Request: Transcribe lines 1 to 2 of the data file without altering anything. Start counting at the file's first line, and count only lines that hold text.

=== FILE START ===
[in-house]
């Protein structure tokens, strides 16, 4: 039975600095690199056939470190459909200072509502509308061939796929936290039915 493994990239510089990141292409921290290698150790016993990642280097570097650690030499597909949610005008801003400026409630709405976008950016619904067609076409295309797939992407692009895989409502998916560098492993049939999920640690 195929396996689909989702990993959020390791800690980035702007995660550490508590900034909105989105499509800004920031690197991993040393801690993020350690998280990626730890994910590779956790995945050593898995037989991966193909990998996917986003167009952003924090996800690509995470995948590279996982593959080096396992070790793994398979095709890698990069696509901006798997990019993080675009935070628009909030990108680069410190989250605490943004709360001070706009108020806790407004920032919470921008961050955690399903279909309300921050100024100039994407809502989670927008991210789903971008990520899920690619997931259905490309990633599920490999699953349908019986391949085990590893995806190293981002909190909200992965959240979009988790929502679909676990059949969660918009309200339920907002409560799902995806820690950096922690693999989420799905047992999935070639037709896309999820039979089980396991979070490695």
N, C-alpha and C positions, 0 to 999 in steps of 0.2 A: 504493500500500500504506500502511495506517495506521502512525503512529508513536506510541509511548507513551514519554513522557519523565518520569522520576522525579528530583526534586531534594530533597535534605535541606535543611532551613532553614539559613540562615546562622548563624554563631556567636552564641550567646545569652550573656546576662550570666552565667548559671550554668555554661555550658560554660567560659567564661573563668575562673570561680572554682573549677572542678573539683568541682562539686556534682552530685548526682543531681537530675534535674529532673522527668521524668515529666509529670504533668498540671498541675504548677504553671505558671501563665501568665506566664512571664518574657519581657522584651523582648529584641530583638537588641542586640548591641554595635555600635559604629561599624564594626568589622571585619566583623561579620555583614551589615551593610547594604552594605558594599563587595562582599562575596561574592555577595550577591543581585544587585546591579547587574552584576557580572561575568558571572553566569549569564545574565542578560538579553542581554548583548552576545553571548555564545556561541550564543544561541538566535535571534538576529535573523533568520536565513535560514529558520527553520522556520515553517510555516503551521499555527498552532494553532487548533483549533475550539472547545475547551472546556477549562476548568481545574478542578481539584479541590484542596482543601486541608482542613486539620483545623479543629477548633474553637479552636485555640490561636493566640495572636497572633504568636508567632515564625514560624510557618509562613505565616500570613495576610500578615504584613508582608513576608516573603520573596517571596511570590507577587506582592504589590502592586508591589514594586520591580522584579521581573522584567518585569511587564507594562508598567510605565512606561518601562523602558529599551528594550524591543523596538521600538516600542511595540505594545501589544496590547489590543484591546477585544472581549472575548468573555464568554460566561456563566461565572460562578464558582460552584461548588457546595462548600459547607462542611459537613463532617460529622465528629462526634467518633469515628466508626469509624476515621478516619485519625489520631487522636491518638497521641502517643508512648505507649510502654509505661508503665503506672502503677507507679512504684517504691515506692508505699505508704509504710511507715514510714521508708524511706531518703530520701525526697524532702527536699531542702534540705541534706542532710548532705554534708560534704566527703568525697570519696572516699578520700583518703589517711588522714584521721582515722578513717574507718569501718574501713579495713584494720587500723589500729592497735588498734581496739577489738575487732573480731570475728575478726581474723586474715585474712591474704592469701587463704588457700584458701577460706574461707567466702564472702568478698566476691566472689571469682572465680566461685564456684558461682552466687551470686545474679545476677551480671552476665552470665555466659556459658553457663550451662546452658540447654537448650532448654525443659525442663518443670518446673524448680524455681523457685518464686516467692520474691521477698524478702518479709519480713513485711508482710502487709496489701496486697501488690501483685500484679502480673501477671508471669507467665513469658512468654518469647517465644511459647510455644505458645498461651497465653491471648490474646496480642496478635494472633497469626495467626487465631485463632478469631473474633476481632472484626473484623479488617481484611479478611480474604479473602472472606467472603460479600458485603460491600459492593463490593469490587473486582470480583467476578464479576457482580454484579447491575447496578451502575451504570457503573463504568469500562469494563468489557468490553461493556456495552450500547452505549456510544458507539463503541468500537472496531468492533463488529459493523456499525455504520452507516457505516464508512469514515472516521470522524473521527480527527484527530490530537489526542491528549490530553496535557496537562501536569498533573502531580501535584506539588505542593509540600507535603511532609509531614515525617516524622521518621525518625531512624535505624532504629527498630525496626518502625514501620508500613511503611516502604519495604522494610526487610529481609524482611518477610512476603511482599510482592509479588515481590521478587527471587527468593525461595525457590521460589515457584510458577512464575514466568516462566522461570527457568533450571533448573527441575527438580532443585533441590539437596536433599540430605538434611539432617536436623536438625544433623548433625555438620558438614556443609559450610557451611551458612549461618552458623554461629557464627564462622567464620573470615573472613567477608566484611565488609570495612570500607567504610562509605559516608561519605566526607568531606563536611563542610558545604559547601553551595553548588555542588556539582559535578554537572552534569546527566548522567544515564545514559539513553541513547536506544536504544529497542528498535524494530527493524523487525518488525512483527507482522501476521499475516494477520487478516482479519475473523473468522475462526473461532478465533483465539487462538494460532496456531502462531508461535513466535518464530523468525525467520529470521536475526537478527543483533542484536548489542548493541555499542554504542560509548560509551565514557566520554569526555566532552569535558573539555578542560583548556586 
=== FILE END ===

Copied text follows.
[in-house]
């Protein structure tokens, strides 16, 4: 039975600095690199056939470190459909200072509502509308061939796929936290039915 493994990239510089990141292409921290290698150790016993990642280097570097650690030499597909949610005008801003400026409630709405976008950016619904067609076409295309797939992407692009895989409502998916560098492993049939999920640690 195929396996689909989702990993959020390791800690980035702007995660550490508590900034909105989105499509800004920031690197991993040393801690993020350690998280990626730890994910590779956790995945050593898995037989991966193909990998996917986003167009952003924090996800690509995470995948590279996982593959080096396992070790793994398979095709890698990069696509901006798997990019993080675009935070628009909030990108680069410190989250605490943004709360001070706009108020806790407004920032919470921008961050955690399903279909309300921050100024100039994407809502989670927008991210789903971008990520899920690619997931259905490309990633599920490999699953349908019986391949085990590893995806190293981002909190909200992965959240979009988790929502679909676990059949969660918009309200339920907002409560799902995806820690950096922690693999989420799905047992999935070639037709896309999820039979089980396991979070490695």